So, Ben’s Kindle Fire refused to charge. I’d lost the information about the warranty we had and misjudged the time left on our warranties. I also had my student loan check. Flush with cash and in a minor crisis, I ran out to Target and bought a Nabi. I’d been looking, so I knew it was a Nabi I wanted and not another Kindle Fire.
So, why a Nabi:
- I got the Nabi for the same price as a Kindle Fire.
- The Nabi comes with a wrap that protects it when dropped. (The Kindle Fire doesn’t.)
- The Nabi comes with kid-friendly programming already loaded on, including Veggie Tales. (The Kindle Fire doesn’t.)
- The Nabi was built with children in mind, including children with autism. (The Kindle Fire wasn’t.)
- The Nabi was programmed with parental oversight in mind, blocking access to undesirable sites automatically. (The Kindle Fire wasn’t and I can’t figure out how to make it do it.)
When I can, I’ll probably get Alex a Nabi, too. For now, I have managed to contact Amazon about the Kindle that will no longer charge (Ben’s) and the Kindle that will only charge up to 30% (Alex’s) and both are being replaced.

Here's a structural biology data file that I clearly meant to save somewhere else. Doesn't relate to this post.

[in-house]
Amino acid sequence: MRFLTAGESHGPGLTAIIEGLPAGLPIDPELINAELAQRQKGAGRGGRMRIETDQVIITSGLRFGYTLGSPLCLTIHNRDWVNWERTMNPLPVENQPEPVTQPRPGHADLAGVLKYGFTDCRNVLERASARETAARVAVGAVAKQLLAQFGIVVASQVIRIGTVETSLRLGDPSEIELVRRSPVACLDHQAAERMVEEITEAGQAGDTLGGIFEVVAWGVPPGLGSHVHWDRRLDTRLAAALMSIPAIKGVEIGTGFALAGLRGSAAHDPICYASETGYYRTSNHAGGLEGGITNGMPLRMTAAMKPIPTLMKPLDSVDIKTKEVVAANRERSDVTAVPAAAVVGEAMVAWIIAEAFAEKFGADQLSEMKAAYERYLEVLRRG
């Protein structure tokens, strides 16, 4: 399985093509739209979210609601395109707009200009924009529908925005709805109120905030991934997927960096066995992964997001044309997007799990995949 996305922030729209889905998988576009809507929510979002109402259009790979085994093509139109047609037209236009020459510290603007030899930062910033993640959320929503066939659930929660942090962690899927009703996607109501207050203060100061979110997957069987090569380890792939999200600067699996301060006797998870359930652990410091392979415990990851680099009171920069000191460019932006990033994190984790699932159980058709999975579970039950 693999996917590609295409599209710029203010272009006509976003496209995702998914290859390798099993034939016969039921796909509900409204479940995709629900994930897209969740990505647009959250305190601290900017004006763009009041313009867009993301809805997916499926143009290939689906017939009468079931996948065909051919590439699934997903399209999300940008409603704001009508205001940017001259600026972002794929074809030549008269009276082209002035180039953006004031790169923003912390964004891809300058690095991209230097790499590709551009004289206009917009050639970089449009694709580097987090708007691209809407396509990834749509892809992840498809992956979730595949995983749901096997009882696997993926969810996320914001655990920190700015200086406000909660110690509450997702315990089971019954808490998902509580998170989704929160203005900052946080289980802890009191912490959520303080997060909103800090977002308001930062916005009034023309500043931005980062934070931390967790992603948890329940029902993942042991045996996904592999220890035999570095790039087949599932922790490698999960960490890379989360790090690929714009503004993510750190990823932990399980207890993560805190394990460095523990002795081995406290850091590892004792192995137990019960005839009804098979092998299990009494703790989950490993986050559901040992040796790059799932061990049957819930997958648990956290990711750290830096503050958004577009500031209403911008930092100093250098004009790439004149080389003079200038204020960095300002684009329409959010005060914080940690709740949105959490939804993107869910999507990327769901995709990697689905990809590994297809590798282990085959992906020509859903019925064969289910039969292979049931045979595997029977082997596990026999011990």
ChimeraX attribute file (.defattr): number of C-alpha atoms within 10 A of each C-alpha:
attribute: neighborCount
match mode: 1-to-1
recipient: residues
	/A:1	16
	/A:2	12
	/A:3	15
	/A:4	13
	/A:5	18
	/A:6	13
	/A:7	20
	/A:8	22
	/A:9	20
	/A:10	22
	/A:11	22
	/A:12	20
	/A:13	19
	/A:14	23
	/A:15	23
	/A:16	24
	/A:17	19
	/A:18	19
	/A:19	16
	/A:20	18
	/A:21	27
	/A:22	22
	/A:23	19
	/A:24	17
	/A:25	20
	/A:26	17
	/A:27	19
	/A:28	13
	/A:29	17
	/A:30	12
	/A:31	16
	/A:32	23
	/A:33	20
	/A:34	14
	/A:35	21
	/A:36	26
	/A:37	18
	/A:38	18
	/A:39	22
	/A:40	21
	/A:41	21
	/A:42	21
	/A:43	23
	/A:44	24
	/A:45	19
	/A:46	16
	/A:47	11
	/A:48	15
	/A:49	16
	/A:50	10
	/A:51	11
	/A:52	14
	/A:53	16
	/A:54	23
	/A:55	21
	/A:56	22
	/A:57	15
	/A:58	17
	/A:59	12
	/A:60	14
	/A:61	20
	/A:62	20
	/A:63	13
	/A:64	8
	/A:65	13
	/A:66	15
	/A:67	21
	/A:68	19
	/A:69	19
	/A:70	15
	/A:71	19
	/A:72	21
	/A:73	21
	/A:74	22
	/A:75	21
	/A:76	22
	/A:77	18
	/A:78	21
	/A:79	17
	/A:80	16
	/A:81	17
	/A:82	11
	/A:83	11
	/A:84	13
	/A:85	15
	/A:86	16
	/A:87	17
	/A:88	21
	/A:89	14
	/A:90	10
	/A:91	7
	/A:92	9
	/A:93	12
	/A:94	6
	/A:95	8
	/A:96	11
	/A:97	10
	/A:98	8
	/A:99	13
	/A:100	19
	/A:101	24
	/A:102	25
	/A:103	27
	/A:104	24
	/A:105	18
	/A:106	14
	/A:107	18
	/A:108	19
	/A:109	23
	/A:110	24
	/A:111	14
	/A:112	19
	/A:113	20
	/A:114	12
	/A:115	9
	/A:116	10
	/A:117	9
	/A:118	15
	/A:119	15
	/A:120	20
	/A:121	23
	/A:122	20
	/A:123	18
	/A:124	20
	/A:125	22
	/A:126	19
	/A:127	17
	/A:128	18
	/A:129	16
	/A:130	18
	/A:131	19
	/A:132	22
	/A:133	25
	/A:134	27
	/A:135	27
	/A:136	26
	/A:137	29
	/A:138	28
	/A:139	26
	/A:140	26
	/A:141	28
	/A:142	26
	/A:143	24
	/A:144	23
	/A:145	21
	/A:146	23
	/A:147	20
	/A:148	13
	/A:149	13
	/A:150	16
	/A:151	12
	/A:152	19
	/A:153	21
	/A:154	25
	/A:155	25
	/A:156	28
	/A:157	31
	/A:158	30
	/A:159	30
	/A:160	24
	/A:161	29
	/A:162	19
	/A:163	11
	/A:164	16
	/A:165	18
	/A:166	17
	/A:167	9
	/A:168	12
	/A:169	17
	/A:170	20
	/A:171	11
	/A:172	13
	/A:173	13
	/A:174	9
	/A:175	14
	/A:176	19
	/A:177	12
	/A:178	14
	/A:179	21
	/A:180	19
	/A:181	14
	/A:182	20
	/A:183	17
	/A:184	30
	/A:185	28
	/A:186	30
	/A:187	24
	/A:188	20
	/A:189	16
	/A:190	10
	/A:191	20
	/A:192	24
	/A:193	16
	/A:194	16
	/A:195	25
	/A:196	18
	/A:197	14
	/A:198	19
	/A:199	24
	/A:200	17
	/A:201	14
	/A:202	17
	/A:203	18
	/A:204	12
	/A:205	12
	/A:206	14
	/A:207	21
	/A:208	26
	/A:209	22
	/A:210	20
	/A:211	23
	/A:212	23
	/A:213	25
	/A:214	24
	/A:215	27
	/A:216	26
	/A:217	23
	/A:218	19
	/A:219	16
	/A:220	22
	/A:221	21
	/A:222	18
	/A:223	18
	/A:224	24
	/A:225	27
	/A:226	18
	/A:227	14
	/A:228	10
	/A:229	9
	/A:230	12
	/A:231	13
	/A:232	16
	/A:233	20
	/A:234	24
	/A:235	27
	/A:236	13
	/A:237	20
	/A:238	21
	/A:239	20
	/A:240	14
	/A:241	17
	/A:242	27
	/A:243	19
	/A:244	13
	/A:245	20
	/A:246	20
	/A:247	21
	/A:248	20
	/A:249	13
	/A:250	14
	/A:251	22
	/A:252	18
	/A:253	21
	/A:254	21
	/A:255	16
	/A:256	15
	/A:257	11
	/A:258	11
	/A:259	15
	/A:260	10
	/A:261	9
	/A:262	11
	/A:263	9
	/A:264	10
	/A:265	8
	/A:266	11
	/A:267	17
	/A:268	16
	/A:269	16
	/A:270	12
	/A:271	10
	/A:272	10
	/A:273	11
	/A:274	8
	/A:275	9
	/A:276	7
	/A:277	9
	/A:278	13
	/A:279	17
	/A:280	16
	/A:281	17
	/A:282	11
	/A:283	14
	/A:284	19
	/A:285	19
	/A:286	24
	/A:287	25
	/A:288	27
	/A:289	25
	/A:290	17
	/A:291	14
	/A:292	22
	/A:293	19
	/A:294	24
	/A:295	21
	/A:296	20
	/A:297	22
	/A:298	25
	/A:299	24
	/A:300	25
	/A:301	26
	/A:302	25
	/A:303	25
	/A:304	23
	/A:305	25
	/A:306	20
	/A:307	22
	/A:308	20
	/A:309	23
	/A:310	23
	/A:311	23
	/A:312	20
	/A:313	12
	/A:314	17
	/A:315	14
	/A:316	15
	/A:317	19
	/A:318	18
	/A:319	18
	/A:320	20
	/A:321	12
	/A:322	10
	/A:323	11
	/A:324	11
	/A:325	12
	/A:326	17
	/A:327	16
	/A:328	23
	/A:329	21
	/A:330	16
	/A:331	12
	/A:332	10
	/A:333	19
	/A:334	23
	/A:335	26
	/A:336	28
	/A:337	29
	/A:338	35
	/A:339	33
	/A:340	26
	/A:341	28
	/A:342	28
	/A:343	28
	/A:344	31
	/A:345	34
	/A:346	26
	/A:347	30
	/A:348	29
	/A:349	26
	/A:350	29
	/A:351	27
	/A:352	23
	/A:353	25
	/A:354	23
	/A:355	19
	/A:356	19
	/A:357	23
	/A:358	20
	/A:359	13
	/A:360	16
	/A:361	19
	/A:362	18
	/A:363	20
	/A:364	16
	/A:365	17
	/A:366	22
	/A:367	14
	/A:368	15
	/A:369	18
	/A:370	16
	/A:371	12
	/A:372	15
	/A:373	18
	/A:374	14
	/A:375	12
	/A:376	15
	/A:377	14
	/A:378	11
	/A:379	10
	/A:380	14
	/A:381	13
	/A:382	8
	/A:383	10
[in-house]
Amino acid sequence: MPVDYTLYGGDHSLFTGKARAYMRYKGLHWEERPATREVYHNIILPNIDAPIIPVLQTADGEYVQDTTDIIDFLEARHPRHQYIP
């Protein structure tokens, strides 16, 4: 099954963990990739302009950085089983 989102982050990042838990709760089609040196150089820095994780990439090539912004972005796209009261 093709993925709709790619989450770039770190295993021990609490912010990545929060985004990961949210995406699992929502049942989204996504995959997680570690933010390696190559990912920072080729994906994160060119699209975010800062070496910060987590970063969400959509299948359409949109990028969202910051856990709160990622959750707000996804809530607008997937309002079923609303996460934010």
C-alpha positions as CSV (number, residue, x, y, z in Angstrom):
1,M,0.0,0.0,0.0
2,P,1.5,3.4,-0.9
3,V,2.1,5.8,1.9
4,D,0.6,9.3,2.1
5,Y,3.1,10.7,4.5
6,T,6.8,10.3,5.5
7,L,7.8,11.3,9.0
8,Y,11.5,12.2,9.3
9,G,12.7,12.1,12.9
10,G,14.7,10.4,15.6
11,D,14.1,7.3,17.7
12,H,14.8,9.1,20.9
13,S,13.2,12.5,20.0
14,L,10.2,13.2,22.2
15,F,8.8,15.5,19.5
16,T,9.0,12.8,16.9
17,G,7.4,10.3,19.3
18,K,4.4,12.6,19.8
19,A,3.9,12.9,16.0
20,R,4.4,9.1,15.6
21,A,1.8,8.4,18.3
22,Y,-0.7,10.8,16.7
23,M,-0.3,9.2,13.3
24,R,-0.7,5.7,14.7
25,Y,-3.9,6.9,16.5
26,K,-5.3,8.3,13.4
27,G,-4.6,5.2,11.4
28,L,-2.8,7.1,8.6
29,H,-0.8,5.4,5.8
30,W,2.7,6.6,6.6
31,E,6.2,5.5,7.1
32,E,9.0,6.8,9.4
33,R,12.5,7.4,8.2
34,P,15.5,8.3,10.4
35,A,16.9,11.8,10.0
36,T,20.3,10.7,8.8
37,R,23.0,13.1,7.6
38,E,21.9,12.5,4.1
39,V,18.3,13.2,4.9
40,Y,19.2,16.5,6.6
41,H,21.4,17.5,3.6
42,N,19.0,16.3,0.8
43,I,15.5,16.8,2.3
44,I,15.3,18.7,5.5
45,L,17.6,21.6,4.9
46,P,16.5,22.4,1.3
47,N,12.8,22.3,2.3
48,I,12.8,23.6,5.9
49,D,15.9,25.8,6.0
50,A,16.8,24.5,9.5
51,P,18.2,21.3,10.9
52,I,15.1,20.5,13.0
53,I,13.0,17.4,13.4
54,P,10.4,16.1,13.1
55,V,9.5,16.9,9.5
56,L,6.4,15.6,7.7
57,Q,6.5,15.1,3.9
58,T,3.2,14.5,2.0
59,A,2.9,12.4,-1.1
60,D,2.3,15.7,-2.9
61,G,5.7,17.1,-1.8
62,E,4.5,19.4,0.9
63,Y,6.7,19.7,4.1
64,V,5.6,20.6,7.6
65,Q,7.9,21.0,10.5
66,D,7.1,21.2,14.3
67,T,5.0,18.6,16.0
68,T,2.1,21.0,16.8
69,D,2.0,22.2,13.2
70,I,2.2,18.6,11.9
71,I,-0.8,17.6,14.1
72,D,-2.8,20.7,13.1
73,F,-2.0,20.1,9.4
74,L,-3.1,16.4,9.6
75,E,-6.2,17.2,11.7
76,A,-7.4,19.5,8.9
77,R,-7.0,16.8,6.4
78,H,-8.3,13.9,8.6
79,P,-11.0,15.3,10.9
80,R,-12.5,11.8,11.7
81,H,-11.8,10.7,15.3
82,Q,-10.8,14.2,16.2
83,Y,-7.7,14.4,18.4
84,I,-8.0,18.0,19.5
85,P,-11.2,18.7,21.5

So, it all goes back to Christmas. My very generous brother bought my family our first Kindle Fire. Mainly, it was for me, so I could read e-books. “But the boys can use it, too, of course.”
The boys loved the Kindle Fire so much that they took it over. It was so sought after that I purchased a second one the first chance I got. Now, with Ben and his Nabi and Alex and his Kindle and an extra Kindle on hand, I finally get to read those e-books.
I consider it a win-win all around! But, when it comes to the boys, the Nabi wins out over the Kindle hands down. When it comes to me, I want the grown-up toy.